Economics and the mid-life crisis have much in common: Both dwell on foregone opportunities

C'est la vie; c'est la guerre; c'est la pomme de terre . . . . . . . . . . . . . email: jpalmer at uwo dot ca

. . . . . . . . . . .Richard Posner should be awarded the next Nobel Prize in Economics . . . . . . . . . . . .

Monday, September 12, 2005

More on Global Imbalances

As I noted yesterday (see here and here), Bank of Canada Governor* David Dodge recently decried the global imbalances, with the US spending so much and saving so little while others (China, in particular) are saving so much and investing so much in the US. His concern is that when, not if, the asset bubble in the US fizzles, the ensuing slowdown in the US could drag down the rest of the world with it.

These global imbalances have been acknowledged by economists for quite some time. Some are concerned by them, but not all. Last May, Nourieli Roubini wrote a nice summary of the views. Here are brief excerpts of what he wrote:

[T]he basic facts are known: the US is running large fiscal and current account deficits while the rest of the world is running large current account surpluses. The flow of capital that is financing these US twin deficits is mostly (three quarters or so) coming from foreign central banks - mostly in Asia but not exclusively - that are aggressively intervening to prevent an appreciation of their currencies.

While the basic facts are undisputed, the causes of such imbalances, which country is at fault and the policy solutions to such imbalances are much disputed.

...[H]ere is my take on the five interpretations of the global imbalances.

1. The Deutsche Bank's "Bretton Woods Two" Panglossian View: No need to change fiscal balances, current account balances or exchange rates.

[L]eaving aside all the other reasons why the BW2 regime is fragile and unstable and likely to collapse in the next year or two, an optimal tax smoothing and consumption smoothing approach cannot lead to the conclusion that the US twin deficit are optimal or sustainable. The US is playing a fiscal and current account Ponzi game that clashes with any intertemporal solvency condition found in tax smoothing and consumption smoothing and optimal current account models.

2. Ronald McKinnon's View: the US fiscal deficit is the problem but the Chinese/Asian currencies do not need to move.

... a US fiscal adjustment without a change in relative prices (the Chinese/Asian nominal and real exchange rate) will not trigger enough of an expenditure switching effect that is required to reduce the global imbalances. Both are required to have an orderly global rebalancing.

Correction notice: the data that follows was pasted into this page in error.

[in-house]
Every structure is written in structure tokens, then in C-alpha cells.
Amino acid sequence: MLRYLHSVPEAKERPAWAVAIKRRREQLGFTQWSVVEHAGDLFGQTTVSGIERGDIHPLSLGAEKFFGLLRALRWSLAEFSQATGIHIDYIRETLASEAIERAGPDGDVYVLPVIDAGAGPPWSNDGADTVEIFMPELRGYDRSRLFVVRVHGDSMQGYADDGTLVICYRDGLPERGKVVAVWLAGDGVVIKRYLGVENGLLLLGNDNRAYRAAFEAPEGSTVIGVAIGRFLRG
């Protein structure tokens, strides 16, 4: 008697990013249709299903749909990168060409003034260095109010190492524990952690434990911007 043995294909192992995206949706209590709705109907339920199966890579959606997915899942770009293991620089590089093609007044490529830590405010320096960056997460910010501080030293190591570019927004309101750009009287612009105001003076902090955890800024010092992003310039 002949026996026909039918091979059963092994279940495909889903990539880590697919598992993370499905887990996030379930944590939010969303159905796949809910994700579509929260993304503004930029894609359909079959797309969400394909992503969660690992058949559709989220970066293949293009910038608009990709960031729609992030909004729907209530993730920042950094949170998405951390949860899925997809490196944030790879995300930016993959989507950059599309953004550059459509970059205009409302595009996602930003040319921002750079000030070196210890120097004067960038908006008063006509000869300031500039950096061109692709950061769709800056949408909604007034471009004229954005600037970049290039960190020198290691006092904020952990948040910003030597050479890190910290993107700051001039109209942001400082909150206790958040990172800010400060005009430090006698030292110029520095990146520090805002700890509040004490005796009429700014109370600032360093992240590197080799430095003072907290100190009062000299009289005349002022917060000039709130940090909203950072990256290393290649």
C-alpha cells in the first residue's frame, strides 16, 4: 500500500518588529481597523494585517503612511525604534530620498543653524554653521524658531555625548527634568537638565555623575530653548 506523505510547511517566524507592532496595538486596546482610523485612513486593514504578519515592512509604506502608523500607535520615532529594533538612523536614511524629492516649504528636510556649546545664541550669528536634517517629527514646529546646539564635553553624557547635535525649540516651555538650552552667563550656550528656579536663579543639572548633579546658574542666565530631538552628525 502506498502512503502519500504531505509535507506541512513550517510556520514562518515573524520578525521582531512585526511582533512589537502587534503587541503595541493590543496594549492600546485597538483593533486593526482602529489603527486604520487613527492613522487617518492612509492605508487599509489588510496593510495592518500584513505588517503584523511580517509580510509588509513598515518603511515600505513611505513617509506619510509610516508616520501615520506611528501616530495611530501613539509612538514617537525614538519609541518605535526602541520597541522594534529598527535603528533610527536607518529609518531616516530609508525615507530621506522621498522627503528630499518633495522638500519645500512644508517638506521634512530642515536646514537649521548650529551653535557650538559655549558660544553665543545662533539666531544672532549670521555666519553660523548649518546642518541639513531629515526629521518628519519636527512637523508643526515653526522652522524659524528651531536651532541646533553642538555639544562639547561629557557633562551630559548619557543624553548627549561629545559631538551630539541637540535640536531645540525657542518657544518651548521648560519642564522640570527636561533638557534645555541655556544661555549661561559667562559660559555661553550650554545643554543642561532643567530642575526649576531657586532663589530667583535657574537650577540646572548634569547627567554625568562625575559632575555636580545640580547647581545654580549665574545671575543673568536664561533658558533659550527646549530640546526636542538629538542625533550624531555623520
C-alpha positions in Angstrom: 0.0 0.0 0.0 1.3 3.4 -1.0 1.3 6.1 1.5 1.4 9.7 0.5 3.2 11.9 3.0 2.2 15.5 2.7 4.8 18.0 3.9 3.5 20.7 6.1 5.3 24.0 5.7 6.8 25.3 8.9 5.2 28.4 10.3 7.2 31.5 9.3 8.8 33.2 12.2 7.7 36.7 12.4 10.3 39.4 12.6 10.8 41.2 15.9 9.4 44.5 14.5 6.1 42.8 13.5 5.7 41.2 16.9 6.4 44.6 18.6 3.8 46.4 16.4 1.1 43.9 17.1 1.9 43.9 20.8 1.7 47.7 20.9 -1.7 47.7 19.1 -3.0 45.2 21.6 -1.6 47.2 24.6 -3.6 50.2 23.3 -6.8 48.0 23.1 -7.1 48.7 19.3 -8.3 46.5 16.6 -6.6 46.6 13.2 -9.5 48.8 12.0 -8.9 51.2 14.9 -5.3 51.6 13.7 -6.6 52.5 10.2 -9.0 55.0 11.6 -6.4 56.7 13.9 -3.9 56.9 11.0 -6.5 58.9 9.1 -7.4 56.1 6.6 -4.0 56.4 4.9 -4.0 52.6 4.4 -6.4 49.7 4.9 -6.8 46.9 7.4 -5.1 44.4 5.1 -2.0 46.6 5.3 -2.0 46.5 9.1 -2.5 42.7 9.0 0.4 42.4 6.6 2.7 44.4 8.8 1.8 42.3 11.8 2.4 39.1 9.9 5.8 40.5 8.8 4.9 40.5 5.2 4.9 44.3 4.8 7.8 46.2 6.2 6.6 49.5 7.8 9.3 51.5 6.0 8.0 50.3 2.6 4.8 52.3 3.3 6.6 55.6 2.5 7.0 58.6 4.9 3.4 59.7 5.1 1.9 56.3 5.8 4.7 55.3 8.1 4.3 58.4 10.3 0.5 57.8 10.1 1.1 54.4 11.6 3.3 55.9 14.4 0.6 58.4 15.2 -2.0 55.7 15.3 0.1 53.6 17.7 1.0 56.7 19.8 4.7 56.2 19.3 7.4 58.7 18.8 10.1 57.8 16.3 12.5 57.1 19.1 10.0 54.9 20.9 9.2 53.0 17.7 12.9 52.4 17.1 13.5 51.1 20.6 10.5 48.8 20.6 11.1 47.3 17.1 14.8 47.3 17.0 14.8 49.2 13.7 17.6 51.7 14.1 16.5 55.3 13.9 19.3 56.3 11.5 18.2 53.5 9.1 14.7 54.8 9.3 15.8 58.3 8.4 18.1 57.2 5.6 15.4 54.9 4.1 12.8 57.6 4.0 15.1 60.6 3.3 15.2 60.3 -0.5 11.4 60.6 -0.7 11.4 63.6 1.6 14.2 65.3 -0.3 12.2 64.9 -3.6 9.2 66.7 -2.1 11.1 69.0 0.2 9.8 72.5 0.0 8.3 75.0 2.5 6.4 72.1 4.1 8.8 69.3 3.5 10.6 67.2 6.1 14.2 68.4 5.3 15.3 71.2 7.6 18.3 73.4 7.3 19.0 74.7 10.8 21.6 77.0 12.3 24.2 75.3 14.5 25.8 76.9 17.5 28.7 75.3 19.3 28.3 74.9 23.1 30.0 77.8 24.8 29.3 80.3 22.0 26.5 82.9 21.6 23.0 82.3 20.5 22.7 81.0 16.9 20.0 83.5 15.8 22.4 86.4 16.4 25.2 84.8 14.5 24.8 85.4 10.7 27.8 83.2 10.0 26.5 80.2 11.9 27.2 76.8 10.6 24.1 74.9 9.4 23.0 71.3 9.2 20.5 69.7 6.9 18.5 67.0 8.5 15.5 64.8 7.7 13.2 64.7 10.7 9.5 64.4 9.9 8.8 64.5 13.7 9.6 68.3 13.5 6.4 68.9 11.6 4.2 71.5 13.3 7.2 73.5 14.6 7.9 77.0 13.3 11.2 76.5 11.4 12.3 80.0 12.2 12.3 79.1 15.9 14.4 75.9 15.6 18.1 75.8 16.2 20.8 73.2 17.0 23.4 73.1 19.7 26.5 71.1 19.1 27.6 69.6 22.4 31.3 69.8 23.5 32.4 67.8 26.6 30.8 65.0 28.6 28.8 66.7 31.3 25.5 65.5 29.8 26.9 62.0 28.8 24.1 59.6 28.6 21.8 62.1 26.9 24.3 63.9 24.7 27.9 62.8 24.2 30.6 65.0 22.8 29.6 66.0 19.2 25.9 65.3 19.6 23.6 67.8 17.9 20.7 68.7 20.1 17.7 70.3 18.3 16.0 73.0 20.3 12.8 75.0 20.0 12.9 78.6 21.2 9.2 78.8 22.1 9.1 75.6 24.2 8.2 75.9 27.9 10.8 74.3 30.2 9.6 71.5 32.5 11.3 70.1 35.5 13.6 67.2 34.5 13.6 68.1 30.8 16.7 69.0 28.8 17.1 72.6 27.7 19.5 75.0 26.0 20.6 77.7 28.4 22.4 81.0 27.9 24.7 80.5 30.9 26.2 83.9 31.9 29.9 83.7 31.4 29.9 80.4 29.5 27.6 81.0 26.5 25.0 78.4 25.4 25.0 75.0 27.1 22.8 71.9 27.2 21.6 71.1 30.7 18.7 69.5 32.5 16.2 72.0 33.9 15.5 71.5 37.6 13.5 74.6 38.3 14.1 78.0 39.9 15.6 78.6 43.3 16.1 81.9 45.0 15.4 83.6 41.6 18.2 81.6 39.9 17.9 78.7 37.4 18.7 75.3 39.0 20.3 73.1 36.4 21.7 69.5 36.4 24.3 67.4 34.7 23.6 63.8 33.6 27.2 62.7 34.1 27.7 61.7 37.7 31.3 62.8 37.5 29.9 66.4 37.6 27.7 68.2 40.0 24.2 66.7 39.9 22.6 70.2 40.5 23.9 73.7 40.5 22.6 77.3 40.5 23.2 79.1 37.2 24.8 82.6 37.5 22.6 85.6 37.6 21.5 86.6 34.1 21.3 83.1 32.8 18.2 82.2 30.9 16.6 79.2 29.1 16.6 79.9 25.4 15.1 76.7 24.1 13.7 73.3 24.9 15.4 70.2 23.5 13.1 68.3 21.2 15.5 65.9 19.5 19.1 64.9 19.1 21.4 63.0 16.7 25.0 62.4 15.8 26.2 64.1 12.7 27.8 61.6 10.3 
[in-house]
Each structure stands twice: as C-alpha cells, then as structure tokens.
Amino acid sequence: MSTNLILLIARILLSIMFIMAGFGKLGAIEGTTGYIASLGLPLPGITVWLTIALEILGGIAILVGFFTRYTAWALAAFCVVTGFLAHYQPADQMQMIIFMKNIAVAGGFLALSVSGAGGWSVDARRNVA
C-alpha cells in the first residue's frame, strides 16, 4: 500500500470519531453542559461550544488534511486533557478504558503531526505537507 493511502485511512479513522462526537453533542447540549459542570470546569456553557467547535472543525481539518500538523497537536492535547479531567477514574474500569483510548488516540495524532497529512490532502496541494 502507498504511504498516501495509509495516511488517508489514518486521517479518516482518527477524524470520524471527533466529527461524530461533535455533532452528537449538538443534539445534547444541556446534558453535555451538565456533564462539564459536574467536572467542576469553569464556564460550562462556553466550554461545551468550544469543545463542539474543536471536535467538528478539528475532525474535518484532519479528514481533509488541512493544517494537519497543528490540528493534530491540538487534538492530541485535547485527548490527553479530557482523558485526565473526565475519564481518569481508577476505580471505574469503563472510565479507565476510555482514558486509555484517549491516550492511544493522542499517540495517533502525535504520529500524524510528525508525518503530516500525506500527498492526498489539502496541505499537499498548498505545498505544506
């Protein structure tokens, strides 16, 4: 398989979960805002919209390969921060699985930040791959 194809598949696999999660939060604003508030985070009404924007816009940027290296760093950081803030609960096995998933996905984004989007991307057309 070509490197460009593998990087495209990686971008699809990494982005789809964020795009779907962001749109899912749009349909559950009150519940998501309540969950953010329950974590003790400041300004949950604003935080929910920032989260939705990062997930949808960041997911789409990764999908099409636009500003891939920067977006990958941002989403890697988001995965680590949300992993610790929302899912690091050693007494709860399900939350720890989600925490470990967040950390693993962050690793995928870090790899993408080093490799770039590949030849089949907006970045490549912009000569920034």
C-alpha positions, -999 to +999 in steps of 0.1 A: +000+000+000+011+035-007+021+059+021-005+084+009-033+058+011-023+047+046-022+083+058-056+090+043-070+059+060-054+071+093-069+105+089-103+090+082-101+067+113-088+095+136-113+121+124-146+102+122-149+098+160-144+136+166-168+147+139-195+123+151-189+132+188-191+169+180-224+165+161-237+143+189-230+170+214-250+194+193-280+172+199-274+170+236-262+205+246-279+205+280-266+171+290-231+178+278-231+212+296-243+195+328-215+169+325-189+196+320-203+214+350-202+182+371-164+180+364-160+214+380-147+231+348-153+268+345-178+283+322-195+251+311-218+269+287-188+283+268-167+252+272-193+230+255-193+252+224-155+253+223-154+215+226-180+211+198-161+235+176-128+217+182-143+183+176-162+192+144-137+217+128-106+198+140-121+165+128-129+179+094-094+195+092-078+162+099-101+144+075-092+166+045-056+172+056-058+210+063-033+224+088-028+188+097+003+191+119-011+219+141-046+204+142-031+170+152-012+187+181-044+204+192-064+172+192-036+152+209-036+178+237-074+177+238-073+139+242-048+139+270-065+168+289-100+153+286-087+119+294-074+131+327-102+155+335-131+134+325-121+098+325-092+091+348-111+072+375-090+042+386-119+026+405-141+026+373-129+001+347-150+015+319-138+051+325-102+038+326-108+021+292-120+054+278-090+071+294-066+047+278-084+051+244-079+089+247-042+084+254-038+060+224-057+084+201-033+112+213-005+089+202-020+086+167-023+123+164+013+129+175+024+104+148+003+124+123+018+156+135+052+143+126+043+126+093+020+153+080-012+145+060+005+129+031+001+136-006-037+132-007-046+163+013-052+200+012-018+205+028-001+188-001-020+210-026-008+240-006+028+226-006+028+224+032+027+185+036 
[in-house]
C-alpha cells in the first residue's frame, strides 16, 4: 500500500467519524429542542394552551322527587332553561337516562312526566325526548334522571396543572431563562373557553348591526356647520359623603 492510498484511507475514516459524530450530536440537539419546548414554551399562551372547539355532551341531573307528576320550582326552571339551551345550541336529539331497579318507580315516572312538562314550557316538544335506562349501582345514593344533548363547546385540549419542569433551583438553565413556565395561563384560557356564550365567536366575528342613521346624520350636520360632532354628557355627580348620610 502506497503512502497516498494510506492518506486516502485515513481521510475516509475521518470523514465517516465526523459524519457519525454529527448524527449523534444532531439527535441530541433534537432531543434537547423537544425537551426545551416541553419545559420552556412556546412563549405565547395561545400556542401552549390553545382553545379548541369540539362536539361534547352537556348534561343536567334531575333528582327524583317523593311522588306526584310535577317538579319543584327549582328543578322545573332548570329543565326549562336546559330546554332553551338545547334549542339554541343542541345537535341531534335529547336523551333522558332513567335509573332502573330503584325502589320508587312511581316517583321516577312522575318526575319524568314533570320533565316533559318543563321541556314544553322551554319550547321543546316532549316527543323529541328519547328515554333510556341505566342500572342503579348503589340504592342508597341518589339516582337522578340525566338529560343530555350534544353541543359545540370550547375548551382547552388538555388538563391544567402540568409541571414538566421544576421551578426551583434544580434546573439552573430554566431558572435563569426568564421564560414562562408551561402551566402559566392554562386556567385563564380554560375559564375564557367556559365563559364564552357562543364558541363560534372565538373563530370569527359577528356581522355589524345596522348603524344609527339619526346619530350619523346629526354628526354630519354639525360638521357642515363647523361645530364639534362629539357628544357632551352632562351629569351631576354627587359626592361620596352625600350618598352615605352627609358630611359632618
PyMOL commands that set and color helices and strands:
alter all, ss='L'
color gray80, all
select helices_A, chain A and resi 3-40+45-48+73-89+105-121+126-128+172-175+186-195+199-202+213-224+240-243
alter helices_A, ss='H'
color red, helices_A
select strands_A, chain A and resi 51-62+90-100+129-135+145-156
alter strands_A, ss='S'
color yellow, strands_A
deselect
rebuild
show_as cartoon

3. The Fed's view (or views): the US current account deficit derives from a "global savings glut" rather than a lack of US savings. US fiscal deficits may be a problem but their reduction may not shrink a US current account deficit whose source is foreign, not domestic. Foreign investors' willingness to finance the US current account deficit will continue for quite a while as this global savings glut is attracted to the high growth and returns of the US.

... arguing, as the Fed does, that a glut of global savings and a permanent dearth of global investment will keep global long rates low and will allow the US to happily finance its twin deficit with little risk is naive at best and reckless at worse. It is amazing how the Fed (or at least some at the Fed) have become blasé about the US current account deficit...

4. Richard Cooper's View: the current account is sustainable as foreign investors love to invest into safe US assets; also a Chinese currency move is inappropriate as it would seriously hurt China's growth.

Cooper seems to ignore the systemic problem of a world where global imbalances exist but where a group of countries (Eurozone, UK, Canada, Australia, New Zealand, etc.) has flexible exchange rates and has thus more than contributed to the global rebalancing through a sharp nominal appreciation while another group of countries (China and the rest of Asia) have pegged to the US dollar and have thus, not only not contributed to the global rebalancing, but they have been free riding on the downward movement of the US dollar by depreciating sharply relative to the currencies of the free floating regions. Thus, China and Asia have not contributed so far to the global rebalancing.

5. The Roubini and Setser (and consensus view): global rebalancing requires both US fiscal adjustment (and private savings increase) and a Chinese/Asian currency appreciation.

Hopefully, this note has brought some clarity on the causes and appropriate solutions of the current global imbalances. Some interpretations are highly self-serving, others conceptually and empirically flawed, other altogether Panglossian. There is an emerging consensus view on the multiple causes of these global imbalances and the need for a cooperative solution that requires each major region of the world to do its part. The main obstacle and problem is that the fiscal policy stalemate in Washington: the administration and the Republican Congress live in the delusional dream that the fiscal deficit can be meaningfully reduced without any tax increase (and actually via aggressive and reckless moves to make all the tax cuts permanent). Such reckless policy stance makes the probability of an orderly rebalancing smaller and increases the chances that the global rebalancing will be disorderly and occur through a hard landing of the US and the global economy.

Please note that the above quotations are excerpts; his arguments and explanations are much more detailed. Please note, too, that his piece was written before the Chinese currency revaluation occurred.

*Query: should I be writing "gubnor"?
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